Direct notice will be provided to nearly 6500 former Hadden patients to alert them to his conviction and sentence – letting them know that they are not alone and that resources are available to them. This notification will inform former patients of their rights under the New York State Adult Survivors Act. It also will provide information about the survivors’ settlement fund and how to make a claim, and will encourage any patient with any information about Hadden’s conduct to reach out to the external investigator.

The $100 million survivors’ settlement fund will be administered by Simone Lelchuk, an experienced, trauma-informed settlement fund administrator. In consultation with Columbia, Ms. Lelchuk will work to establish the fund protocols. The fund will open in January 2024 and stay open for at least one year – providing a pathway for survivors to receive resources without needing to retain a lawyer. In addition to individual outreach, the administrator and Columbia will widely advertise how survivors can access the fund.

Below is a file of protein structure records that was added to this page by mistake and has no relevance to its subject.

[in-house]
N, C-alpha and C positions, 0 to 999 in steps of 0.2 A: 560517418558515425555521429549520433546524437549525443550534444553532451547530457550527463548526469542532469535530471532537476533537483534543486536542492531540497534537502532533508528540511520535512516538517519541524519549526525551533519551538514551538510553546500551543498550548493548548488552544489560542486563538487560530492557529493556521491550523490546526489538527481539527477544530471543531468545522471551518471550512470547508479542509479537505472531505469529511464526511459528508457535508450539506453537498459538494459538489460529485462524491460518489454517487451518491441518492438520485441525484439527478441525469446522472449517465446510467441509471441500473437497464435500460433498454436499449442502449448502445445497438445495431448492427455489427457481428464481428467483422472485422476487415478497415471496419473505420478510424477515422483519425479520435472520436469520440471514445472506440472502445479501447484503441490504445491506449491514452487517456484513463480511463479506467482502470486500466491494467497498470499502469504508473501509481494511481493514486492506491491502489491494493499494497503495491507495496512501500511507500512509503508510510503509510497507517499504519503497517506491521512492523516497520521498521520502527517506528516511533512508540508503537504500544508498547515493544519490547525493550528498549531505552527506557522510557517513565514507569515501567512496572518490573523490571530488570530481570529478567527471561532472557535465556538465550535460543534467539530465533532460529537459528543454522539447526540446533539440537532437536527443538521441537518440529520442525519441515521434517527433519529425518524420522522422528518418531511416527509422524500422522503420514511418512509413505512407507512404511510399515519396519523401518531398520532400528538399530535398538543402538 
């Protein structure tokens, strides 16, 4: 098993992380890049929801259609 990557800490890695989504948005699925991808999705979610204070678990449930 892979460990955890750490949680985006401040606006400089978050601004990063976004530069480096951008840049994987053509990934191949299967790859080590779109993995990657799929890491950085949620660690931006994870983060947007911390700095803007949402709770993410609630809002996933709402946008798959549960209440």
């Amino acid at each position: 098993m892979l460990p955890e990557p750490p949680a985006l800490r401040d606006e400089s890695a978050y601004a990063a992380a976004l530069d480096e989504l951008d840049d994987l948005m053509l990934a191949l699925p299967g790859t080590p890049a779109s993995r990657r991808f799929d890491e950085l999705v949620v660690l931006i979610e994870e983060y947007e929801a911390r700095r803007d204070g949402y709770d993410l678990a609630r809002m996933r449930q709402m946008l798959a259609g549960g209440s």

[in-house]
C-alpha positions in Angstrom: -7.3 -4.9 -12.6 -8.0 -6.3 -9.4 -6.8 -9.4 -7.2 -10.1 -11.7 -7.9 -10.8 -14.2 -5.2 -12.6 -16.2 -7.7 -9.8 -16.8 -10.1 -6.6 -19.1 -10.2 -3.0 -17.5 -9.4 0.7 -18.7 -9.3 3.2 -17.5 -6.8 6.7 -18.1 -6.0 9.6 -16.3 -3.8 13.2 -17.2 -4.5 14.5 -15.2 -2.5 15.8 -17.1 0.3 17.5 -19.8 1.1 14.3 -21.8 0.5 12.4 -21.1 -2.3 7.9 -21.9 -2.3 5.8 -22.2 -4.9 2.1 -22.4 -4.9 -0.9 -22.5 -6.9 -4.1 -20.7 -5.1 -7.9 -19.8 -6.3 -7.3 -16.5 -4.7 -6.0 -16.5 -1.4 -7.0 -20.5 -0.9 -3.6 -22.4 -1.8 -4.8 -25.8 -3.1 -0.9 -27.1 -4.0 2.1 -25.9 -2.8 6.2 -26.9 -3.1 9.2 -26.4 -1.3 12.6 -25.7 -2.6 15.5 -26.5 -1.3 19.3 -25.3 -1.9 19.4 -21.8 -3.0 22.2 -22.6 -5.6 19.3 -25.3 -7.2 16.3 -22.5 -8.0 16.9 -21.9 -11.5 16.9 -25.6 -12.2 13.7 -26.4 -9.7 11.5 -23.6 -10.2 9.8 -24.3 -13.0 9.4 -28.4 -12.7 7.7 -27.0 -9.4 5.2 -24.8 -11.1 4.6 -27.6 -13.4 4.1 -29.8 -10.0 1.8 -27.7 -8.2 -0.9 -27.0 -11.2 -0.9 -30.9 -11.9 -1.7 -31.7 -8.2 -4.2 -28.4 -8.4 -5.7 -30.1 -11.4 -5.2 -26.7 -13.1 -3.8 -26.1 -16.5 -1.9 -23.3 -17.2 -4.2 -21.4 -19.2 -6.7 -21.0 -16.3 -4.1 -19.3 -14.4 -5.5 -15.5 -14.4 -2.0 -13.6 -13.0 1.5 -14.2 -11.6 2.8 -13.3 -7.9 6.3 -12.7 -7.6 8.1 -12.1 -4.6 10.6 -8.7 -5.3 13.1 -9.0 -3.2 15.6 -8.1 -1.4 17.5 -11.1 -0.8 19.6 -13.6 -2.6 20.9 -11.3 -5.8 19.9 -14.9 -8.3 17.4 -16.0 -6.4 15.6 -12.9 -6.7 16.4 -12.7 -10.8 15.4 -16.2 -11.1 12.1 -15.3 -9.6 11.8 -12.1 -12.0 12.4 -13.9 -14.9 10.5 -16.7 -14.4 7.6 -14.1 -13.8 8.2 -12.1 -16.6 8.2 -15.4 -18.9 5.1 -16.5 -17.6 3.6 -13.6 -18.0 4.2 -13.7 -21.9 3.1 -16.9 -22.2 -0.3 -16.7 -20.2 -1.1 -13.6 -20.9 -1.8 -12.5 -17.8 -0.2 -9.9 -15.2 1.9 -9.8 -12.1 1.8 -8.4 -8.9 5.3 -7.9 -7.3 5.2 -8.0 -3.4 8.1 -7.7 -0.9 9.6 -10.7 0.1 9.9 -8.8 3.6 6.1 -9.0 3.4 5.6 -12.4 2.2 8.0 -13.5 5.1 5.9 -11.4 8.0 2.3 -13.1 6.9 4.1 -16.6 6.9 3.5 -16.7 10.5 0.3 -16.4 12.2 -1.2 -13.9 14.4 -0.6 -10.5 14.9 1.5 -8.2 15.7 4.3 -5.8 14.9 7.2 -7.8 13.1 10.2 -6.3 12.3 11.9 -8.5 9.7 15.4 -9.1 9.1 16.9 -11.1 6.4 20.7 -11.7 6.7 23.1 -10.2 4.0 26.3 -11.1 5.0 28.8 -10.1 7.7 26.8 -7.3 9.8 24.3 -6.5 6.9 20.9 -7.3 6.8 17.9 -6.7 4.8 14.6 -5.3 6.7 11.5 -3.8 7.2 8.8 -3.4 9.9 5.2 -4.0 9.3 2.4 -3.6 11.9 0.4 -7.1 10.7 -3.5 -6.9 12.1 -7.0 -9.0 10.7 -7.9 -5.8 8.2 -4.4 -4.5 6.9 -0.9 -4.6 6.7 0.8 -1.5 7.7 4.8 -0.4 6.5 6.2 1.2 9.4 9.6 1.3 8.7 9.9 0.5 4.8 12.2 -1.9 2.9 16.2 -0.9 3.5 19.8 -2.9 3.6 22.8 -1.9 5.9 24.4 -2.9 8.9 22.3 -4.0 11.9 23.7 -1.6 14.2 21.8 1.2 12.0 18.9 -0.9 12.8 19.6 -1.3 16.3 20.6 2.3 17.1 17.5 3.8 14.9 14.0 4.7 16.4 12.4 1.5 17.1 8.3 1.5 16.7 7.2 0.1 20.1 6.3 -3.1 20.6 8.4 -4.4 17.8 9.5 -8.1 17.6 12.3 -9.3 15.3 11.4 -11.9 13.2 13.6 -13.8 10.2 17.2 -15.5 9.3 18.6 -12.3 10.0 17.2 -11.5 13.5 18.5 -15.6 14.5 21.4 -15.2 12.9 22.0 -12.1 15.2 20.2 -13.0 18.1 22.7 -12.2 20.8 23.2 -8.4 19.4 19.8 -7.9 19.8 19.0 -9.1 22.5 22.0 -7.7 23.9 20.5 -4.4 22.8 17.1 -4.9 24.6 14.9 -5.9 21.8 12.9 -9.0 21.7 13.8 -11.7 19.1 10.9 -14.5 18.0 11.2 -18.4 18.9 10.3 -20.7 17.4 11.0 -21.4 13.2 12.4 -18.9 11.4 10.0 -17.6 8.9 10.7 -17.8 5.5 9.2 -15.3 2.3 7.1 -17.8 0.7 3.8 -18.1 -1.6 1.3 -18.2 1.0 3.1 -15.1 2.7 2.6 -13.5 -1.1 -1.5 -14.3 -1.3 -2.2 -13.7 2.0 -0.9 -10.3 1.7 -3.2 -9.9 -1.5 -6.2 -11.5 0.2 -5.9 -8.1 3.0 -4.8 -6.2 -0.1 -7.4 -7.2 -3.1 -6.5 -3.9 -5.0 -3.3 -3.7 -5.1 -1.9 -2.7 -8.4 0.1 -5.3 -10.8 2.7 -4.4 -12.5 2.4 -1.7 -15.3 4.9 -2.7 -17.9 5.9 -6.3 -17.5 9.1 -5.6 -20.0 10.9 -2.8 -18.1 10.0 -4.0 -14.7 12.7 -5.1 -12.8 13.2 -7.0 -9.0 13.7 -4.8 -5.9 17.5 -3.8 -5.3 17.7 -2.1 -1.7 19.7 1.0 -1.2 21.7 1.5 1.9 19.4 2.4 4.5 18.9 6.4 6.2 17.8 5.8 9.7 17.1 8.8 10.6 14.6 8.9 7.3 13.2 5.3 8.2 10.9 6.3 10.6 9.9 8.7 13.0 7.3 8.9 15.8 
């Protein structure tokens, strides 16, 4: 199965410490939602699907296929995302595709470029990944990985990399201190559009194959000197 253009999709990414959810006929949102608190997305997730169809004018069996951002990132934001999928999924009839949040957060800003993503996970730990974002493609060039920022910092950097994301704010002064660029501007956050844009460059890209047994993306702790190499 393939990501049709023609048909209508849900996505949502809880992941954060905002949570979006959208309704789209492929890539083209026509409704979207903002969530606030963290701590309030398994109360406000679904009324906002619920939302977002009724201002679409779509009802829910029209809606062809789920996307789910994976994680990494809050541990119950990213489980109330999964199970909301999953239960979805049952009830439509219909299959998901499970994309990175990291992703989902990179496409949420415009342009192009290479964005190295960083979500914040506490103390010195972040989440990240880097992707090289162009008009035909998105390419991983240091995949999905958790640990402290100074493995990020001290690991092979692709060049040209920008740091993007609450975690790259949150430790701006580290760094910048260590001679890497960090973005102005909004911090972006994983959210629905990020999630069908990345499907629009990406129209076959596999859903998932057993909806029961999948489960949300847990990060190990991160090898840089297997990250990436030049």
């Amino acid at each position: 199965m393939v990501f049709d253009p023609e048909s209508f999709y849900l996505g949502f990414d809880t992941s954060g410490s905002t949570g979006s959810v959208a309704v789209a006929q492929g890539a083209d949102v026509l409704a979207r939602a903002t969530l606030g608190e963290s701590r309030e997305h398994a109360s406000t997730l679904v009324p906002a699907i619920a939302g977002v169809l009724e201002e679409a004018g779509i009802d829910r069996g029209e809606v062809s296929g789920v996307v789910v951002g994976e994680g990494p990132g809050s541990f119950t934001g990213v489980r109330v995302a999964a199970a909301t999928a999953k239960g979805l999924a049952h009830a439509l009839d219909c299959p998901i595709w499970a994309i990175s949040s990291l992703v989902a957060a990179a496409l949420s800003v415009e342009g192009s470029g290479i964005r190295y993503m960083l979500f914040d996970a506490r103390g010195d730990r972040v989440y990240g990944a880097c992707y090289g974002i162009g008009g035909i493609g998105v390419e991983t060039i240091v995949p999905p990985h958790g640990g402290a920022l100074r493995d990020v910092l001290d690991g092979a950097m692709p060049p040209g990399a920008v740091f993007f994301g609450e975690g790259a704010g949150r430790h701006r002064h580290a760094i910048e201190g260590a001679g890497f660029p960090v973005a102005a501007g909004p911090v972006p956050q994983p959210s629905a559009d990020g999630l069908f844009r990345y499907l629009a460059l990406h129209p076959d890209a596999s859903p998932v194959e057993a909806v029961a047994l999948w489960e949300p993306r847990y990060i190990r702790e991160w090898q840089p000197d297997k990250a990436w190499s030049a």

To help promote these efforts, Columbia has set up a website – cuimc.columbia.edu/rebuildingtrust – that will centralize access to resources and support for survivors and will be continuously updated with developments on Columbia’s efforts.

Building on ongoing efforts to ensure patients are provided with a safe environment of care, CUIMC has also developed a series of new patient safety policies and programs. The foundation of the work is the expansion of channels for patients and staff to report physician misconduct, complemented by investments in chaperone training and other safety systems. In addition, CUIMC is committed to three significant new quality and patient safety (QPS) initiatives:

  • Collaboration with outside experts to provide transparent monitoring, assessment, and improvement of CUIMC patient safety programs and procedures.
  • Investment in predictive analytics for identifying high-risk behavior by faculty and staff to prevent harm before it occurs.
  • Creation of a new, nation-leading Center for Patient Safety Science to conduct research that will define the future of quality care and patient safety.

Featured Image via CUIMC